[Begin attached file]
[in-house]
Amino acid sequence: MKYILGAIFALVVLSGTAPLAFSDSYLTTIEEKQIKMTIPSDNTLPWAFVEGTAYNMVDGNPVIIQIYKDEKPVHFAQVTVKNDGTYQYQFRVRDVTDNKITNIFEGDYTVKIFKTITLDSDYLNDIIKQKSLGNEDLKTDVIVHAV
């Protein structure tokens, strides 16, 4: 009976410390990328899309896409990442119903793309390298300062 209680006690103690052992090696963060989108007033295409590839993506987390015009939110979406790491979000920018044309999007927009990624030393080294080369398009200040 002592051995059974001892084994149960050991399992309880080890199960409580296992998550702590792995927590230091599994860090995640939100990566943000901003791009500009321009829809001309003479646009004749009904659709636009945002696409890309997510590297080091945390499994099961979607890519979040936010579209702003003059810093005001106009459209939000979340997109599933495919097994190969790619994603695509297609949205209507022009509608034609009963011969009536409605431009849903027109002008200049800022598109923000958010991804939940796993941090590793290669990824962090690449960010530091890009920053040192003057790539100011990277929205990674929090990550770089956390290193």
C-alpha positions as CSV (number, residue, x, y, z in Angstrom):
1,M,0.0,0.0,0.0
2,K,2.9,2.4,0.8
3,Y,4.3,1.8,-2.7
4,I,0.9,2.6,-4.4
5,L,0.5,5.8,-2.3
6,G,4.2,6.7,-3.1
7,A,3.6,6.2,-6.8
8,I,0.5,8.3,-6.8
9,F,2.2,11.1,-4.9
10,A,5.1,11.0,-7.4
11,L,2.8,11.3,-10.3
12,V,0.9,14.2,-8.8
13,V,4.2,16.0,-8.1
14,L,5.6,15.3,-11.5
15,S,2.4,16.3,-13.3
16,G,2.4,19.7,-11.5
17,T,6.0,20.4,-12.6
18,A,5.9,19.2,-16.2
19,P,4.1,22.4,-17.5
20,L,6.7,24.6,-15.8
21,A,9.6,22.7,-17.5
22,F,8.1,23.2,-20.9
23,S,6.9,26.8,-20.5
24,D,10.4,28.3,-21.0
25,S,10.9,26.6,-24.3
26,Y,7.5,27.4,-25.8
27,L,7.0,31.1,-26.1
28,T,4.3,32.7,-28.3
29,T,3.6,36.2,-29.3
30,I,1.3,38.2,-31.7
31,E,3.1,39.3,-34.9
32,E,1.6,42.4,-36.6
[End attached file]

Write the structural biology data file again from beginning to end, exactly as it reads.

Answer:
[in-house]
Amino acid sequence: MKYILGAIFALVVLSGTAPLAFSDSYLTTIEEKQIKMTIPSDNTLPWAFVEGTAYNMVDGNPVIIQIYKDEKPVHFAQVTVKNDGTYQYQFRVRDVTDNKITNIFEGDYTVKIFKTITLDSDYLNDIIKQKSLGNEDLKTDVIVHAV
């Protein structure tokens, strides 16, 4: 009976410390990328899309896409990442119903793309390298300062 209680006690103690052992090696963060989108007033295409590839993506987390015009939110979406790491979000920018044309999007927009990624030393080294080369398009200040 002592051995059974001892084994149960050991399992309880080890199960409580296992998550702590792995927590230091599994860090995640939100990566943000901003791009500009321009829809001309003479646009004749009904659709636009945002696409890309997510590297080091945390499994099961979607890519979040936010579209702003003059810093005001106009459209939000979340997109599933495919097994190969790619994603695509297609949205209507022009509608034609009963011969009536409605431009849903027109002008200049800022598109923000958010991804939940796993941090590793290669990824962090690449960010530091890009920053040192003057790539100011990277929205990674929090990550770089956390290193």
C-alpha positions as CSV (number, residue, x, y, z in Angstrom):
1,M,0.0,0.0,0.0
2,K,2.9,2.4,0.8
3,Y,4.3,1.8,-2.7
4,I,0.9,2.6,-4.4
5,L,0.5,5.8,-2.3
6,G,4.2,6.7,-3.1
7,A,3.6,6.2,-6.8
8,I,0.5,8.3,-6.8
9,F,2.2,11.1,-4.9
10,A,5.1,11.0,-7.4
11,L,2.8,11.3,-10.3
12,V,0.9,14.2,-8.8
13,V,4.2,16.0,-8.1
14,L,5.6,15.3,-11.5
15,S,2.4,16.3,-13.3
16,G,2.4,19.7,-11.5
17,T,6.0,20.4,-12.6
18,A,5.9,19.2,-16.2
19,P,4.1,22.4,-17.5
20,L,6.7,24.6,-15.8
21,A,9.6,22.7,-17.5
22,F,8.1,23.2,-20.9
23,S,6.9,26.8,-20.5
24,D,10.4,28.3,-21.0
25,S,10.9,26.6,-24.3
26,Y,7.5,27.4,-25.8
27,L,7.0,31.1,-26.1
28,T,4.3,32.7,-28.3
29,T,3.6,36.2,-29.3
30,I,1.3,38.2,-31.7
31,E,3.1,39.3,-34.9
32,E,1.6,42.4,-36.6